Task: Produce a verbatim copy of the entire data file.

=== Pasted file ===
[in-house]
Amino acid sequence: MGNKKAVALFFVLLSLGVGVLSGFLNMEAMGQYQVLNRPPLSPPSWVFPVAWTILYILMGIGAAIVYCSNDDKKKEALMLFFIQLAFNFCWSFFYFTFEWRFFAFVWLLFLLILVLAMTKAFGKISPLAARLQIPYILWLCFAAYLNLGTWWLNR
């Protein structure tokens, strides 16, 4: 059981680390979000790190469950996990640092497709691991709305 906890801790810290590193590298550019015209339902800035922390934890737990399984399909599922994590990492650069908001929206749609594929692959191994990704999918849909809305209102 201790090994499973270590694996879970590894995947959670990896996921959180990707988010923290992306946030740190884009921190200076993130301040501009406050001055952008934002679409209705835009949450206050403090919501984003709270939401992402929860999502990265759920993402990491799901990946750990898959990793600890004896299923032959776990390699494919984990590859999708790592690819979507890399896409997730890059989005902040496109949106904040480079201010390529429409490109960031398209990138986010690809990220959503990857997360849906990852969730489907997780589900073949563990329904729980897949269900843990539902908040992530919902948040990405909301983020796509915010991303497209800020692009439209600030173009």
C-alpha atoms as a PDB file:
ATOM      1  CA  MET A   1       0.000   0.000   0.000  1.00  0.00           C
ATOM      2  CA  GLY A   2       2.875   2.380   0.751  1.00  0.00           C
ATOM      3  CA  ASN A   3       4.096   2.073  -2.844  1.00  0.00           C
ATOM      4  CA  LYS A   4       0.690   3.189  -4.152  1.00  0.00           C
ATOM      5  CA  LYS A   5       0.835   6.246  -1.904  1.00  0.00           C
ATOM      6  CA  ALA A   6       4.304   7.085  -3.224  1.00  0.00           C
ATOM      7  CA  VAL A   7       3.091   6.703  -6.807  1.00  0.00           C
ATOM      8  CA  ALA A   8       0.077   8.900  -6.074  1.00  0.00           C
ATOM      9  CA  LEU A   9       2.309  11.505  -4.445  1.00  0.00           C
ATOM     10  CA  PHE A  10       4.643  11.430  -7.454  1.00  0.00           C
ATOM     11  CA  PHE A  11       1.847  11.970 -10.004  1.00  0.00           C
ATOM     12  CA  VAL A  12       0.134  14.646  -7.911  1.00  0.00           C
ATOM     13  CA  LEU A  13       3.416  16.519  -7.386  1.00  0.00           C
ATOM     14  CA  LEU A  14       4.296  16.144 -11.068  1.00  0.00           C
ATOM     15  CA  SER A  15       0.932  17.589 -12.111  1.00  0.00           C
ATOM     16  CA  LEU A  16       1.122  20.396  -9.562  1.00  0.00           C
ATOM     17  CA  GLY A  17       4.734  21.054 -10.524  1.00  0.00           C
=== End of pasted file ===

[in-house]
Amino acid sequence: MGNKKAVALFFVLLSLGVGVLSGFLNMEAMGQYQVLNRPPLSPPSWVFPVAWTILYILMGIGAAIVYCSNDDKKKEALMLFFIQLAFNFCWSFFYFTFEWRFFAFVWLLFLLILVLAMTKAFGKISPLAARLQIPYILWLCFAAYLNLGTWWLNR
């Protein structure tokens, strides 16, 4: 059981680390979000790190469950996990640092497709691991709305 906890801790810290590193590298550019015209339902800035922390934890737990399984399909599922994590990492650069908001929206749609594929692959191994990704999918849909809305209102 201790090994499973270590694996879970590894995947959670990896996921959180990707988010923290992306946030740190884009921190200076993130301040501009406050001055952008934002679409209705835009949450206050403090919501984003709270939401992402929860999502990265759920993402990491799901990946750990898959990793600890004896299923032959776990390699494919984990590859999708790592690819979507890399896409997730890059989005902040496109949106904040480079201010390529429409490109960031398209990138986010690809990220959503990857997360849906990852969730489907997780589900073949563990329904729980897949269900843990539902908040992530919902948040990405909301983020796509915010991303497209800020692009439209600030173009």
C-alpha atoms as a PDB file:
ATOM      1  CA  MET A   1       0.000   0.000   0.000  1.00  0.00           C
ATOM      2  CA  GLY A   2       2.875   2.380   0.751  1.00  0.00           C
ATOM      3  CA  ASN A   3       4.096   2.073  -2.844  1.00  0.00           C
ATOM      4  CA  LYS A   4       0.690   3.189  -4.152  1.00  0.00           C
ATOM      5  CA  LYS A   5       0.835   6.246  -1.904  1.00  0.00           C
ATOM      6  CA  ALA A   6       4.304   7.085  -3.224  1.00  0.00           C
ATOM      7  CA  VAL A   7       3.091   6.703  -6.807  1.00  0.00           C
ATOM      8  CA  ALA A   8       0.077   8.900  -6.074  1.00  0.00           C
ATOM      9  CA  LEU A   9       2.309  11.505  -4.445  1.00  0.00           C
ATOM     10  CA  PHE A  10       4.643  11.430  -7.454  1.00  0.00           C
ATOM     11  CA  PHE A  11       1.847  11.970 -10.004  1.00  0.00           C
ATOM     12  CA  VAL A  12       0.134  14.646  -7.911  1.00  0.00           C
ATOM     13  CA  LEU A  13       3.416  16.519  -7.386  1.00  0.00           C
ATOM     14  CA  LEU A  14       4.296  16.144 -11.068  1.00  0.00           C
ATOM     15  CA  SER A  15       0.932  17.589 -12.111  1.00  0.00           C
ATOM     16  CA  LEU A  16       1.122  20.396  -9.562  1.00  0.00           C
ATOM     17  CA  GLY A  17       4.734  21.054 -10.524  1.00  0.00           C